In a retelling of the classic fairy tale, Hudson County political figures are jumping on board with Gov. Christopher Christie’s“Tool Kit” for repairing the state economy, when nearly every one of them has to admit the plan simply won’t work.
But you won’t catch any of them telling Gov. Christie that. Especially when redistricting will probably change the political landscape, and those in Christie’s good favor will be spared.
Nobody needs to tell Christie his plan won’t work, because he most likely knows it better than anyone else. Two years from now, when municipal budgets are floundering because legislators foolishly signed onto a spending cap before the rest of the changes in state spending were accomplished, Christie will simply shake his head and say, “Well, I gave you the tools; you just didn’t use them right.”
This is all part of a political Ponzi scheme that would make Bernie Madoff proud, forcing municipal and county governments to limit their spending before the state has actually enacted reforms that would make it possible to live under a 2 percent spending cap.
Some of the key elements of Christie’s “kit” include pension reform, revamping arbitration for uniformed services to consider a government’s ability to pay, and restructuring or eliminating Civil Service protections designed to protect government employees from the political whims of changing administrations.
Public service employee unions point out that Christie hasn’t even asked them if police and firefighters would consider contributing a larger percentage to their own retirement packages. For Christie, it is all about soundbytes. The current governor doesn’t believe in negotiation.
This fits very neatly into the recent police protests over proposed layoffs in Jersey City, and the spectacle police made of a recent fundraiser for Mayor Jerramiah Healy.
Healy recently pointed out that Christie has cut state aid to the city and to its schools, and also killed the proposed ARC tunnel that would have generated local revenue, pretty much gutting the local economy. While Christie opposes the so called “millionaires’ tax” because it would impact small business owners, he hijacked Urban Enterprise Zone money for a whole year – funds that mostly benefit small businesses in urban areas of the state. With the excuse that Homestead Rebates were a political trick, Christie eliminated them entirely for the whole of 2010 and the first quarter of 2011, and entirely eliminated them for renters – significantly impacting senior citizens, another group his tax reforms are supposed to help.
Christie also claims that New Jersey residents pay the most taxes of any state in the nation, and he’s right. But according to federal figures, New Jersey is also the wealthiest state in the U.S., making it ineligible for many federal dollars that have to be made up locally.
At the same time, Christie appears to be more concerned with reducing the spending of local government than spending on a state level, according to several local officials – who do not want to incur Christie’s wrath by speaking too openly. Many of the fees and regulations local businesses must comply with are imposed by the state.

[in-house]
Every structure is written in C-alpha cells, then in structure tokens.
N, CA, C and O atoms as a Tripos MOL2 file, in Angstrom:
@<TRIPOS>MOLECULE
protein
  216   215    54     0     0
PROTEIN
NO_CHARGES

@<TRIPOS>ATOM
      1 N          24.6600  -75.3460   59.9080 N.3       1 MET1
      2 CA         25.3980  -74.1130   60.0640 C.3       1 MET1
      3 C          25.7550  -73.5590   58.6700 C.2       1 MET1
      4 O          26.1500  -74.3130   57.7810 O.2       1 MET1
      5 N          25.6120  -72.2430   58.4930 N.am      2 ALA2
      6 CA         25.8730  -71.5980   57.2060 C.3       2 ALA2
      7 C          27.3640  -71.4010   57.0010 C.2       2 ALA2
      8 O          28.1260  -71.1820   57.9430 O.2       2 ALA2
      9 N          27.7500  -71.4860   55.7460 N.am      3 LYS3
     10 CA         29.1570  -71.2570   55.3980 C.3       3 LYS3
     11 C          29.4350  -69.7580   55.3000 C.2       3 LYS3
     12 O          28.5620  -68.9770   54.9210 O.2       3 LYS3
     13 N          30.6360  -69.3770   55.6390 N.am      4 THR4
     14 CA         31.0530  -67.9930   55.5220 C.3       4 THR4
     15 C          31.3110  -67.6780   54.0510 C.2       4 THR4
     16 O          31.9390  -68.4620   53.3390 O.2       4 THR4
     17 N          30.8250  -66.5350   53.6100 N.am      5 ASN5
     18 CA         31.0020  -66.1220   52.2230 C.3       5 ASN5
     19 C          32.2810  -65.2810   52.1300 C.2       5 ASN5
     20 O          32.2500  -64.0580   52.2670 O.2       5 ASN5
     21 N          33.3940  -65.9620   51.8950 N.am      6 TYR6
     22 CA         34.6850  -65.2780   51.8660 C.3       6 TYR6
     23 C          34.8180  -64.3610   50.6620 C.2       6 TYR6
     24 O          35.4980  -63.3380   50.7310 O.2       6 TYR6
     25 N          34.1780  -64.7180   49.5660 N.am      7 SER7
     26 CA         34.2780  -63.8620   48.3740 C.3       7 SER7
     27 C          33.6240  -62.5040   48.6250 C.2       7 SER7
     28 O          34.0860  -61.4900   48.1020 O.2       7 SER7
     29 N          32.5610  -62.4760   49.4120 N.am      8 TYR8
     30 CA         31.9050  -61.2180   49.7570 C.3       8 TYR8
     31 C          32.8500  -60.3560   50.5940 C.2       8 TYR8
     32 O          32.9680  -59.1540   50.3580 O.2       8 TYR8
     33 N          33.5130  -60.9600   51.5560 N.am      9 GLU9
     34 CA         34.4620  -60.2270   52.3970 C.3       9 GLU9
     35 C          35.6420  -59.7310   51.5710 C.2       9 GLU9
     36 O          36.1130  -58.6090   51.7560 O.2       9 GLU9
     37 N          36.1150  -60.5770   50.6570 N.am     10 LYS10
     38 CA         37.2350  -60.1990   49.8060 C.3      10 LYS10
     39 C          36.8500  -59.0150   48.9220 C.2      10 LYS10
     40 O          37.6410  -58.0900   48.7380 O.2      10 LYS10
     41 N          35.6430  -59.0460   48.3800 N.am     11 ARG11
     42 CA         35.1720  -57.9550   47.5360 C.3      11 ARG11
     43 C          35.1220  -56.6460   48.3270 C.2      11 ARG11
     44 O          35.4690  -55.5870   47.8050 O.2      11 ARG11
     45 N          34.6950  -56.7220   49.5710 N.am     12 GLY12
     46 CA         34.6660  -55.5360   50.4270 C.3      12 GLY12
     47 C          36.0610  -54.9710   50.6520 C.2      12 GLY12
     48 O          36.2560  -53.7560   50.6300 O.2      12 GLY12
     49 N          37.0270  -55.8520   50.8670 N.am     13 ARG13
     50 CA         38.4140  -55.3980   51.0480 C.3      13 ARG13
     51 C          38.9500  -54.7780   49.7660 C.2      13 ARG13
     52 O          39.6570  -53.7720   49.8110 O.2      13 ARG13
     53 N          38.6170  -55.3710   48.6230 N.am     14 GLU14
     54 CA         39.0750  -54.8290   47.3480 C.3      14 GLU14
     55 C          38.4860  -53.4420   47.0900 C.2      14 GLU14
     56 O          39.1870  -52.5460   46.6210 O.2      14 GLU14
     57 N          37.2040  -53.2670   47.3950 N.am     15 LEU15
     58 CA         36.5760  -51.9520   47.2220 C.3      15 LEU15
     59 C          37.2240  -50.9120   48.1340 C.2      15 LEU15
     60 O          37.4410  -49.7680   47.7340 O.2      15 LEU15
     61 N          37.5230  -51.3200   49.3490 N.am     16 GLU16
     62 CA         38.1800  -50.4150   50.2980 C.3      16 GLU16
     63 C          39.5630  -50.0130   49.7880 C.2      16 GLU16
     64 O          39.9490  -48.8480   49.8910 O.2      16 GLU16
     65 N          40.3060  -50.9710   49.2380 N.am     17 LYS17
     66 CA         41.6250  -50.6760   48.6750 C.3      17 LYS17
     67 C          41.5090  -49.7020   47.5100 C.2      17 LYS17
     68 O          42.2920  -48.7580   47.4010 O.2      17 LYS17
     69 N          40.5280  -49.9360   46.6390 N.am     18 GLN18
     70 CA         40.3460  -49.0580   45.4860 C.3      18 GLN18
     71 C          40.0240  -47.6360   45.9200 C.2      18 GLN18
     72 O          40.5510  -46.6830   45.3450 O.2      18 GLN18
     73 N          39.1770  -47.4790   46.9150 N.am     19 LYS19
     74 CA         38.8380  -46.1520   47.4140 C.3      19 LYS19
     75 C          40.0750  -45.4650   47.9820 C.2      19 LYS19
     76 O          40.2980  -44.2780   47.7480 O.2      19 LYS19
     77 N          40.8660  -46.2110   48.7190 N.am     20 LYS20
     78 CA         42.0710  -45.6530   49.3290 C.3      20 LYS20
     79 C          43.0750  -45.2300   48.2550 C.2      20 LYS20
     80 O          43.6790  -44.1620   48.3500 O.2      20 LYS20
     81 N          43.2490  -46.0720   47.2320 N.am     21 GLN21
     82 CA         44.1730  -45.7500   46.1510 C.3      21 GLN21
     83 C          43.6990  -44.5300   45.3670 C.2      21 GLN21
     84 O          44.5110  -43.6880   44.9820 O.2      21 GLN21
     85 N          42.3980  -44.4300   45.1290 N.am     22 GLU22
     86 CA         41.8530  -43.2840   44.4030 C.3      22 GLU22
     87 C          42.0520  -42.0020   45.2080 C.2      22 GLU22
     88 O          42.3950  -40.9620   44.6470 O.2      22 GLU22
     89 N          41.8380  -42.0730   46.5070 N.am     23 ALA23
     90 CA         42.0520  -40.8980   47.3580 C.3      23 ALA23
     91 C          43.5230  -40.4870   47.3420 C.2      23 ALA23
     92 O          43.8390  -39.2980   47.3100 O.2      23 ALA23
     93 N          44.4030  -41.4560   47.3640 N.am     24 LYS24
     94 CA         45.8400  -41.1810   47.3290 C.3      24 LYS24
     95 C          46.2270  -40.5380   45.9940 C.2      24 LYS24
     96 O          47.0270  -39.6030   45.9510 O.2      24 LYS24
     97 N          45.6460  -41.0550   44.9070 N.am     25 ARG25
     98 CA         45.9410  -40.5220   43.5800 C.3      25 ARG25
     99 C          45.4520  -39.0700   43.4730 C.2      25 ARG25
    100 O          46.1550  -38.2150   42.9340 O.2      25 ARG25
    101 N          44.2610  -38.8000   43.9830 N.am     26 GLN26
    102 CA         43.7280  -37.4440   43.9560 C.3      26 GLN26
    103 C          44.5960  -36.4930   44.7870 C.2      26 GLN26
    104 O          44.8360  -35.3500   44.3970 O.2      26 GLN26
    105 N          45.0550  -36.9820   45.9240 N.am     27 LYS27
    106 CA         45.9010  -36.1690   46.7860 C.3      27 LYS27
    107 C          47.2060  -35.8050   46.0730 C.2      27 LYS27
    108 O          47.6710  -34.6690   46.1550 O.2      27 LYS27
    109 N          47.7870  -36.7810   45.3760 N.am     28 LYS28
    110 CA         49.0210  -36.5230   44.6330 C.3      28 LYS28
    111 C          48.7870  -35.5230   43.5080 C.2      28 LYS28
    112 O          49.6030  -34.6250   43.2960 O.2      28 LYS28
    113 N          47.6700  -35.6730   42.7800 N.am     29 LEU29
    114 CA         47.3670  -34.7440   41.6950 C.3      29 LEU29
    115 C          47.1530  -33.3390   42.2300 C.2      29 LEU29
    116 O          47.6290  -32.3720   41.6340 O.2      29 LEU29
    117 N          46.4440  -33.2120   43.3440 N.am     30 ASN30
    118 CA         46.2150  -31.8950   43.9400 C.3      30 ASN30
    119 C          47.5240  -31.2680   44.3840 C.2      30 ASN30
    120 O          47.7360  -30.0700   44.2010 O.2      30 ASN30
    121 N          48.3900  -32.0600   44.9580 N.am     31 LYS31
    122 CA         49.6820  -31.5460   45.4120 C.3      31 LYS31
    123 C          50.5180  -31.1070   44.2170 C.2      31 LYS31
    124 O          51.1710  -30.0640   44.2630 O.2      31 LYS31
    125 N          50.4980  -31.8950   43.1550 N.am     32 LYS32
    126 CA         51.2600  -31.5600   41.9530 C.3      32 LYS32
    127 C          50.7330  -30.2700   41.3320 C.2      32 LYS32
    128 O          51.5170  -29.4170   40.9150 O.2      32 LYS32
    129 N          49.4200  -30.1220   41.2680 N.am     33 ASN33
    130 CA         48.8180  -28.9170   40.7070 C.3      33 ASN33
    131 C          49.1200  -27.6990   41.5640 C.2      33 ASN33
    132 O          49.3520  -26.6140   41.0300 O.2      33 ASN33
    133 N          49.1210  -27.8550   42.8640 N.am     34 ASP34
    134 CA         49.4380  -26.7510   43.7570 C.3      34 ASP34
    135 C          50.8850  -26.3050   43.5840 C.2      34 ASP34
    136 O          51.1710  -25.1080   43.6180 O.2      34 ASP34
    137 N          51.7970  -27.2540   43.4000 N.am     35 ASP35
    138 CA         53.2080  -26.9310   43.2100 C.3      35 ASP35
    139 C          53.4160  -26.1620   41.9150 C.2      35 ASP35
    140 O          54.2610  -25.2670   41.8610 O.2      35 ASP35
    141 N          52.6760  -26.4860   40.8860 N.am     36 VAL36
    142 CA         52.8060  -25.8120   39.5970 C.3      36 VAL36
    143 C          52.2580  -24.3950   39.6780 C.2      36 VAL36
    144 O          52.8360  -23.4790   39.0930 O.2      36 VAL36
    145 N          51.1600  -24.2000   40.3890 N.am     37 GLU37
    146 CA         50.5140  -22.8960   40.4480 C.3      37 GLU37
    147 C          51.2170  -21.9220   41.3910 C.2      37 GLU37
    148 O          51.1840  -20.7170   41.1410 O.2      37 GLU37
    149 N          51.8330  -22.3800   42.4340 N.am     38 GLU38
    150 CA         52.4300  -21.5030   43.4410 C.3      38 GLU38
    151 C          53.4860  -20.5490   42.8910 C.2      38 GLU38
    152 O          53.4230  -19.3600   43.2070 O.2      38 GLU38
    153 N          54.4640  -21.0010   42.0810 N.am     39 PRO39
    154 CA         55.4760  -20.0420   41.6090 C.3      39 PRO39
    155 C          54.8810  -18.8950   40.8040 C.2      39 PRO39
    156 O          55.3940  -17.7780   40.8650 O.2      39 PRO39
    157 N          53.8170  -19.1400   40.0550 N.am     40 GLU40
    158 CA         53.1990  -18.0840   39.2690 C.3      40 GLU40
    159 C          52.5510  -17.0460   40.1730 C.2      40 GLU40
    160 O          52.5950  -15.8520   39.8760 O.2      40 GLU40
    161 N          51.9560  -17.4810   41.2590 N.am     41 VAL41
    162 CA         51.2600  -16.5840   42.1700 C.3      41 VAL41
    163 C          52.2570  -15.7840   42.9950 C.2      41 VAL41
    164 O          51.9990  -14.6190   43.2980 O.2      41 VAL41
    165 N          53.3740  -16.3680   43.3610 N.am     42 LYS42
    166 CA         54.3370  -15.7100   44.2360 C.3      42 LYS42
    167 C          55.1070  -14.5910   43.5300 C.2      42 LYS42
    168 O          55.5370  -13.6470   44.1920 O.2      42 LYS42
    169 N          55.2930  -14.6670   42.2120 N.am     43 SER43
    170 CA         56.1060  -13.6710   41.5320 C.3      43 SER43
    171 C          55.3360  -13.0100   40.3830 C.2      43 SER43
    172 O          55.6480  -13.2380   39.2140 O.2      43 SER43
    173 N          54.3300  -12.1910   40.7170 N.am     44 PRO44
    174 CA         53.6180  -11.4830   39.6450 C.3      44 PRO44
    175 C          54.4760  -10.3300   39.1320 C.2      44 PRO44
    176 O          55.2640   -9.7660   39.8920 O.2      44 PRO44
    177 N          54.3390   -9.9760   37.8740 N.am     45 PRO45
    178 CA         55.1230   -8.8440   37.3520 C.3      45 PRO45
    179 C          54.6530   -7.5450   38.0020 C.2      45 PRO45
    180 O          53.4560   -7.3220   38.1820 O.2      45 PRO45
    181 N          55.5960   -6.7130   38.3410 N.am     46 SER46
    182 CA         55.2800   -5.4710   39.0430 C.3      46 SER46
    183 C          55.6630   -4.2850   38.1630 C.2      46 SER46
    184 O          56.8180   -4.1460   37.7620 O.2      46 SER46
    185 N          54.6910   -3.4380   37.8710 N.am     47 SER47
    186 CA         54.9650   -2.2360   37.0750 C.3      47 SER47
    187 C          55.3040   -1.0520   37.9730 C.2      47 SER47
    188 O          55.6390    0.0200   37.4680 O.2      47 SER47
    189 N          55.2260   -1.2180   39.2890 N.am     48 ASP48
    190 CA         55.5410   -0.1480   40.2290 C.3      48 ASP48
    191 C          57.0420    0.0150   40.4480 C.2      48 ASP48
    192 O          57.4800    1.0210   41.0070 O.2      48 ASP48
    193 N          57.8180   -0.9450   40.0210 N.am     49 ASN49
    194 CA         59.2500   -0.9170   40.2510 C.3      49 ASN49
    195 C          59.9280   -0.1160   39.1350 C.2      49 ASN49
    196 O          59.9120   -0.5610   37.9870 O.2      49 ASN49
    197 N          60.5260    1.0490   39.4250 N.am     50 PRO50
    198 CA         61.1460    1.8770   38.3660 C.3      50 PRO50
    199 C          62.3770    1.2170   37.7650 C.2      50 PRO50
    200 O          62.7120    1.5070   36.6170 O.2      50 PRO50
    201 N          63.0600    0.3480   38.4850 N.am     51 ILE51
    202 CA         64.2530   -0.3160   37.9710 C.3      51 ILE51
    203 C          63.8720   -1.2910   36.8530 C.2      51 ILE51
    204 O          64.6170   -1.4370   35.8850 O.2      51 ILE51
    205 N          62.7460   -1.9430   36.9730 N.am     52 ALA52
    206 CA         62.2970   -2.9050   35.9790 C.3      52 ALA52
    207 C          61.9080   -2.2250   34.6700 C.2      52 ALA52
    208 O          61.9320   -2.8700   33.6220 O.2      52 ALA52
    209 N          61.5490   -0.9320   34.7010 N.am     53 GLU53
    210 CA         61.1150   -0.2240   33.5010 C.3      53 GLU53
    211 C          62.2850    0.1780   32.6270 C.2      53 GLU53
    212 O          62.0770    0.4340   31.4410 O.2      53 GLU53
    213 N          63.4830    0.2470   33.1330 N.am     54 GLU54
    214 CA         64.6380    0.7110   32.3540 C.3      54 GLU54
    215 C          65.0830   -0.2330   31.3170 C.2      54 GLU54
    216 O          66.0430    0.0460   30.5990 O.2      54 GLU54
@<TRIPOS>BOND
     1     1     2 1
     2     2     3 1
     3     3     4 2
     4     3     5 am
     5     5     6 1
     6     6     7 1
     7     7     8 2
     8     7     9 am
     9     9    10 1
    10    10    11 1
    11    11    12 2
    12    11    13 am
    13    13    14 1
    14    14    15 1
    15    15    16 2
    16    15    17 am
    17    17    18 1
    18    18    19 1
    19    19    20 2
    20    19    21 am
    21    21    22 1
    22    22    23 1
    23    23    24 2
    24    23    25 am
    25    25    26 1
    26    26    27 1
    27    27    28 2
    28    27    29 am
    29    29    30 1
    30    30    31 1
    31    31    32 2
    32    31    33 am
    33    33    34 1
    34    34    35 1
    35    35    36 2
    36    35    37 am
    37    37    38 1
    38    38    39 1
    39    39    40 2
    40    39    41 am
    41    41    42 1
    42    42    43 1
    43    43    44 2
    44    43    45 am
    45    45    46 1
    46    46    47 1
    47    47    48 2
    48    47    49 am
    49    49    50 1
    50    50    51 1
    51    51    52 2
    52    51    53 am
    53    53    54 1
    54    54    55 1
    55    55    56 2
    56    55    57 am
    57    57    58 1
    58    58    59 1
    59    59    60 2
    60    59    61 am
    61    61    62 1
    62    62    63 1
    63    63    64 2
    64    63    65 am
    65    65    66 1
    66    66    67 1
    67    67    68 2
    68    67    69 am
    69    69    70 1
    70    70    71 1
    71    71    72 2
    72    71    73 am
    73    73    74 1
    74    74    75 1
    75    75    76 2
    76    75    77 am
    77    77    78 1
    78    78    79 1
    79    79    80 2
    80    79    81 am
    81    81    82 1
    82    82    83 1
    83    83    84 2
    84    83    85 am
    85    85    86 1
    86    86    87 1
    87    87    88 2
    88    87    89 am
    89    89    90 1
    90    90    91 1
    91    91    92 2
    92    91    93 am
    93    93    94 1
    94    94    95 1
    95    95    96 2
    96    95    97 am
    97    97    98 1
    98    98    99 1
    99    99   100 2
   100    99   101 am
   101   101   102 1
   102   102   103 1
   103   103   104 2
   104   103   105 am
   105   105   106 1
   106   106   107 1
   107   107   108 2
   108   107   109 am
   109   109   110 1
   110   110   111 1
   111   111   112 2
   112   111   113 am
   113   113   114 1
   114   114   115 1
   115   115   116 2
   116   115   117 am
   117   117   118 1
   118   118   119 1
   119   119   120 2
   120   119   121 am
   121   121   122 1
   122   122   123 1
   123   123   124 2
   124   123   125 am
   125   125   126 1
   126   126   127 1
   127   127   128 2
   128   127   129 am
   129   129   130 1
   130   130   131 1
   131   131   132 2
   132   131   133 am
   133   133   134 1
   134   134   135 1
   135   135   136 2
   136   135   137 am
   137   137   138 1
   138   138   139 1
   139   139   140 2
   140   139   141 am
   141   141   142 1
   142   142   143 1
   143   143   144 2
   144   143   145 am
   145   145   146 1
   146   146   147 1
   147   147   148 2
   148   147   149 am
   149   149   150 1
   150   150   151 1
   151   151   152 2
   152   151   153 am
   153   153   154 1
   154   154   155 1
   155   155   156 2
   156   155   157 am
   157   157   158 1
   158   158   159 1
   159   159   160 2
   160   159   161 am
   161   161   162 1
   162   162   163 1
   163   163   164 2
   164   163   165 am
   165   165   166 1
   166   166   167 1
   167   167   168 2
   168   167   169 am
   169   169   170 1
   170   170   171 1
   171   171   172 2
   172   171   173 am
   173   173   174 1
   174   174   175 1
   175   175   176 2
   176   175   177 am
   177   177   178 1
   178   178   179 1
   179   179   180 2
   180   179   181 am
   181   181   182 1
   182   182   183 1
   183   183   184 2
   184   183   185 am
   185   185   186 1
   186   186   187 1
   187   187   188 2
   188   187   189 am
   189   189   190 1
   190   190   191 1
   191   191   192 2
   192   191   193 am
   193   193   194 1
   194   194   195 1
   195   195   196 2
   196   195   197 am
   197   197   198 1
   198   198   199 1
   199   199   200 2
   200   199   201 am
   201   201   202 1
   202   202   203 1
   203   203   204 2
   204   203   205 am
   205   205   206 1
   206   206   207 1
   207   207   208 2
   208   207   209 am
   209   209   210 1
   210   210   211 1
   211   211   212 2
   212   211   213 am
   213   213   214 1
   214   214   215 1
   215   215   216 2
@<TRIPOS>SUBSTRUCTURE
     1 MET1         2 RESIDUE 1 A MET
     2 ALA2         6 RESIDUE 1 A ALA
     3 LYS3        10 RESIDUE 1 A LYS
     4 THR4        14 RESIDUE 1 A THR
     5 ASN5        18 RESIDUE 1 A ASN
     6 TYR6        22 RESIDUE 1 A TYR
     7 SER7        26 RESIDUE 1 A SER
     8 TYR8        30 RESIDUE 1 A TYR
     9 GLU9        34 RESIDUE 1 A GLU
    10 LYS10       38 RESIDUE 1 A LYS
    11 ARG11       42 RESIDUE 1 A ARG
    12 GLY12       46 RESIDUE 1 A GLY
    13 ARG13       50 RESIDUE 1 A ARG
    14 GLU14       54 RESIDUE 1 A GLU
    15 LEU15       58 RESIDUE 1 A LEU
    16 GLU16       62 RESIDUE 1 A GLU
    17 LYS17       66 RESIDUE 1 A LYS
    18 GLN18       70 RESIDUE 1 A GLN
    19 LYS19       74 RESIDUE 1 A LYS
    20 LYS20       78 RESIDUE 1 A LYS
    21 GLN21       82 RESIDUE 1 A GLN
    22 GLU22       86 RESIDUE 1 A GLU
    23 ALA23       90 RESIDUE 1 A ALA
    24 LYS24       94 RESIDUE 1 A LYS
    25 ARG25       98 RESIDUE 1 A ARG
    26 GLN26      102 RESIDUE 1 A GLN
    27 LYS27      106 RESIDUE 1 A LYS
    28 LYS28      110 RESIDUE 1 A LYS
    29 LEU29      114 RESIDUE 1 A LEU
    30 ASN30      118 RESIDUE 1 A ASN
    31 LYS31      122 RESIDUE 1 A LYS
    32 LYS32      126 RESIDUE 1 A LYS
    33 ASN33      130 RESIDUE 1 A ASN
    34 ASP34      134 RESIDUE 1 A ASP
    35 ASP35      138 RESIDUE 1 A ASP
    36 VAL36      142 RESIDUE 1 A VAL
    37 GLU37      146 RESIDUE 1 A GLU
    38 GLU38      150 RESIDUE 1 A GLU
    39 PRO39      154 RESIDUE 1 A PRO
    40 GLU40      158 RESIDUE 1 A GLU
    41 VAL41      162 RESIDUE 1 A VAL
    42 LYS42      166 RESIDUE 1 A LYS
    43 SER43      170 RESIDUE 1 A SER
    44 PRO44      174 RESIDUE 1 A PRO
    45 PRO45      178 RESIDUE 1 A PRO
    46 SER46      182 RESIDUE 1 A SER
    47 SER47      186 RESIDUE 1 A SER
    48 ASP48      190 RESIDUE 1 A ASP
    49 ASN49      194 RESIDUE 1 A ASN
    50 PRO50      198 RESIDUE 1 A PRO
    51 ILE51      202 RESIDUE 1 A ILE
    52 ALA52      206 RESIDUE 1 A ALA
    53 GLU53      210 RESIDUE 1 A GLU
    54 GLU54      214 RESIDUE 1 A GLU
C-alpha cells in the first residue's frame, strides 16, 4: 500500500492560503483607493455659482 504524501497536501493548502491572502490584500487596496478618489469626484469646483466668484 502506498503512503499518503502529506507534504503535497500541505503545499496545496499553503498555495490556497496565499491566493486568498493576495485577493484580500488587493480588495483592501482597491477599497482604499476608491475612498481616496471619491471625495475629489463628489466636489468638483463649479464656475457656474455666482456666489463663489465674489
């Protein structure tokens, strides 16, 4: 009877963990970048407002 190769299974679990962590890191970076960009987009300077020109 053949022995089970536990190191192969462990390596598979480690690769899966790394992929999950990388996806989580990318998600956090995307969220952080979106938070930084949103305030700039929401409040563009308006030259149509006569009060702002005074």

Although Christie did get some heat from Republican areas of the state for proposing to limit the salaries of school superintendents, the most negative impacts of his proposals since being sworn in have been on urban – thus Democratic – areas like Hudson County. And yet, some mayors in Hudson County are embracing them – partly because those mayors who play along with Christie may get something out of it.
Redistricting is key to Christie strategies
While some believe that the redistricting of state legislative districts will not pit state Senators Brian Stack and Nicholas Sacco against each other by putting both of them into one district, both senators are preparing for the worst, and have begun to gear up for what some are calling a nightmare for Hudson Democrats.
Christie has clearly targeted Sacco – partly because Sacco with his three government positions symbolizes everything Christie sees as an abuse of power – but also because hemming in Sacco would do a lot to crippling the Democratic Organization in Hudson County, and a war between Sacco and Stack would keep Sacco from sending troops to help besieged Democrats in Bergen County.
More likely, the redistricting committee will slice large sections of Sacco’s territory in Democrat-rich Hudson County, such as adding Jersey City Heights to Stack’s district, and put Secaucus and the West Hudson towns into an Essex County district. This will weaken Sacco, who will be forced to do battle in a district with a larger Republican base in Bergen and perhaps Passaic counties.
The change would also help Christie get a firmer grip on Jersey City, with the northern portion of the city under the thumb of his ally Stack, and the southern portion controlled by his close friend, state Sen. Sandra Cunningham.
While rumors claim Cunningham will be denied the Democratic line on the primary ballot next June, insiders say no one is willing to mess with her and that she has actually become a stronger state Senator than anybody could have predicted. Are Democrats in Hudson County willing to split the party by denying her the line at a time when it is clear the party is under attack from a Republican governor?
Meanwhile, even local Hudson County Republicans are beginning to feel renewed, with a strong young group in Hoboken and a batch of possible strong candidates. Some believe that Juan Perez, who ran for sheriff this year as a Republican, will make a return next year as the Republican candidate for state Assembly in the 31st district.